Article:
Shaun of the Dead starring Edgar Wright, Nick Frost, Lucy Davis, Kate Ashfield, Dylan Moran, Bill Nighy, Penelope Wilton

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Movie: Shaun of the Dead

Production Companies: Studio Canal, WT2 Productions, Big Talk Productions

Director: Edgar Wright

Producer: Nira Park

Scriptwriters: Simon Pegg, Edgar Wright

Main Cast: Edgar Wright, Nick Frost, Lucy Davis, Kate Ashfield, Dylan Moran, Bill Nighy, Penelope Wilton

Release Date: April 9th 2004 (UK)

Running Time: 99 minutes

Certificate: 15


Aah yes, the film which helped launch Edgar Wright’s filmmaking career. Whilst you could (correctly) argue Hot Fuzz is a better film, you never forget your first and what a first film. Shaun of the Dead is stupidly entertaining, with an excellent cast and a wonderful pun title. So, without further ado here is my review of the film.


The film opens in Crouch End, London with struggling electronic salesman: Shaun (Pegg). He gets disrespected by his colleagues, isn’t respected by his stepfather Philip (Nighy) and is dumped by his girlfriend Liz (Ashfield). Obviously, the solution is to get drunk with his best friend, Ed (Frost), at their favourite pub: The Winchester. Once they get home, their housemate Pete yells at Ed and berates Shaun into getting his life together. All of this takes place while Pete has a bite mark on his hand…..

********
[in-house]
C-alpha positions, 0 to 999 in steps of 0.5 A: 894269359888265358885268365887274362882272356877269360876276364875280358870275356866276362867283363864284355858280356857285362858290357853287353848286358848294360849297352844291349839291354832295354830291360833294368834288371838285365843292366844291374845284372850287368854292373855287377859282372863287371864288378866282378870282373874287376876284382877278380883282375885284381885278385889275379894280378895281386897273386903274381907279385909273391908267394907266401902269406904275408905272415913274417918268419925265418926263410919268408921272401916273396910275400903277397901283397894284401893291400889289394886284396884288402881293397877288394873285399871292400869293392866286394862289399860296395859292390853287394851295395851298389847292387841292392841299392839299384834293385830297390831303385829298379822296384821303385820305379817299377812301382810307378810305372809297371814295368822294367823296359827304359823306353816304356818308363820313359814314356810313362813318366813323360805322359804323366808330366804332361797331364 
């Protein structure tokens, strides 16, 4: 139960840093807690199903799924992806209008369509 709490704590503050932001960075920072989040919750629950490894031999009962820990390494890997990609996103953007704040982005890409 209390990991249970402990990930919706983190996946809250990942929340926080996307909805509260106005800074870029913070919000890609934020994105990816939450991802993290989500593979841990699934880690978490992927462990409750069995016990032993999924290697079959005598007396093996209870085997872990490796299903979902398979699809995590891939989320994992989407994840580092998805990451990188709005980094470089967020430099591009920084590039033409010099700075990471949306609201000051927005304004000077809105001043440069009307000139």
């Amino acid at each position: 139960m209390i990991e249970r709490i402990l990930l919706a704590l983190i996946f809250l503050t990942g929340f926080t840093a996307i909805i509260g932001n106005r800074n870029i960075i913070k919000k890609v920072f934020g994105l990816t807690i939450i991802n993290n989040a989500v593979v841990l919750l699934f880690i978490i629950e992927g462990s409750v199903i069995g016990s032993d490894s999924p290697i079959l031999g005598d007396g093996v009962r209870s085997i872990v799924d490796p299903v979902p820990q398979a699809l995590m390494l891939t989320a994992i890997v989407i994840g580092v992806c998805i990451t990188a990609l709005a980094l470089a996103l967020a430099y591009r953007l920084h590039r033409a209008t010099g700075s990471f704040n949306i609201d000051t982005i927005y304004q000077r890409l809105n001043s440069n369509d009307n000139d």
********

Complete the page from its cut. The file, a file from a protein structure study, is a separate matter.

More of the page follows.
The zombie apocalypse begins

By the morning, a zombie apocalypse has engulfed London. Obviously feeling the effects of the drinking, Shaun and Ed are too hungover to notice until a pair of zombies break into their garden. Shaun and Ed beat them to death with a shovel and cricket bat. Only then do they decide to come up with a plan to rescue Barbara (Wilton), Shaun’s mum. Oh, they also plan to rescue Liz and the end goal is wait for the crisis to end in the Winchester. The plan starts well when they escape in Pete’s car and then pick up Barbara and Philip. Only problem is that Philip has been bitten.

Arriving at the Winchester

Obviously having a zombie in the car is far from ideal so the gang ditch it and sneak through the London neighbourhood. Here, they run into friends and escape the zombie horde by imitating them. Luckily they make it to the Winchester where Barbara reveals she has been bitten. However, in a somewhat wholesome moment Barbara gives Liz and Shaun’s relationship her approval. Awww…. David, Liz’s friend, attempts to shoot Barbara until Shaun stops him, which naturally starts an argument about David liking Liz or something. Heartbreakingly, Shaun then has to shoot his reanimated mother.

The Horde catches up

Even worse for Shaun and the gang, zombies finally break into the pub and kill David. Oh, his girlfriend Dianne rushes into the horde in an act of revenge (or stupidity) getting herself killed. The now zombified Pete then emerges and bites Ed, before Shaun shoots and kills Pete. Shaun, Liz and Ed take refuge behind a now flaming bar before retreating into the cellar. Oh, Shaun also has only two bullets left. He and Liz then contemplate suicide whilst Ed says he will valiantly be eaten by the horde. Luckily, the British Army turns up to save the day.

Normality restored

Six months later, civilization has returned to normal with Liz and Shaun moving in together. Also, Ed is chained up in the shed and Shaun now plays video games with him.


Editing in Shaun of the Dead